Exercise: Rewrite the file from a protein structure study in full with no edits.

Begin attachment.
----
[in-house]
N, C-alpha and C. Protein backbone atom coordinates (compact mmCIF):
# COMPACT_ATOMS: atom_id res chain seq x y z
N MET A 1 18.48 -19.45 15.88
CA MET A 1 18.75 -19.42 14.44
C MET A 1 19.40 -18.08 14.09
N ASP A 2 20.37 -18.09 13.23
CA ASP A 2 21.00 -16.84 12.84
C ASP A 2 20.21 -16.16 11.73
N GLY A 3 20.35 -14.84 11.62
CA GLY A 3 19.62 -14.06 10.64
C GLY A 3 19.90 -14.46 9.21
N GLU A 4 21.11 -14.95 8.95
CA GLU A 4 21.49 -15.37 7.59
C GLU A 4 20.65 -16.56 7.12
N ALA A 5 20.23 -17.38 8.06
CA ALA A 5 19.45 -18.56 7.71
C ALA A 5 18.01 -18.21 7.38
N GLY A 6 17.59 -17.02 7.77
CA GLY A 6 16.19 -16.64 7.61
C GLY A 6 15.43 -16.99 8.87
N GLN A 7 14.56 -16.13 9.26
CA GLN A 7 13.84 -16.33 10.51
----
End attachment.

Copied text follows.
[in-house]
N, C-alpha and C. Protein backbone atom coordinates (compact mmCIF):
# COMPACT_ATOMS: atom_id res chain seq x y z
N MET A 1 18.48 -19.45 15.88
CA MET A 1 18.75 -19.42 14.44
C MET A 1 19.40 -18.08 14.09
N ASP A 2 20.37 -18.09 13.23
CA ASP A 2 21.00 -16.84 12.84
C ASP A 2 20.21 -16.16 11.73
N GLY A 3 20.35 -14.84 11.62
CA GLY A 3 19.62 -14.06 10.64
C GLY A 3 19.90 -14.46 9.21
N GLU A 4 21.11 -14.95 8.95
CA GLU A 4 21.49 -15.37 7.59
C GLU A 4 20.65 -16.56 7.12
N ALA A 5 20.23 -17.38 8.06
CA ALA A 5 19.45 -18.56 7.71
C ALA A 5 18.01 -18.21 7.38
N GLY A 6 17.59 -17.02 7.77
CA GLY A 6 16.19 -16.64 7.61
C GLY A 6 15.43 -16.99 8.87
N GLN A 7 14.56 -16.13 9.26
CA GLN A 7 13.84 -16.33 10.51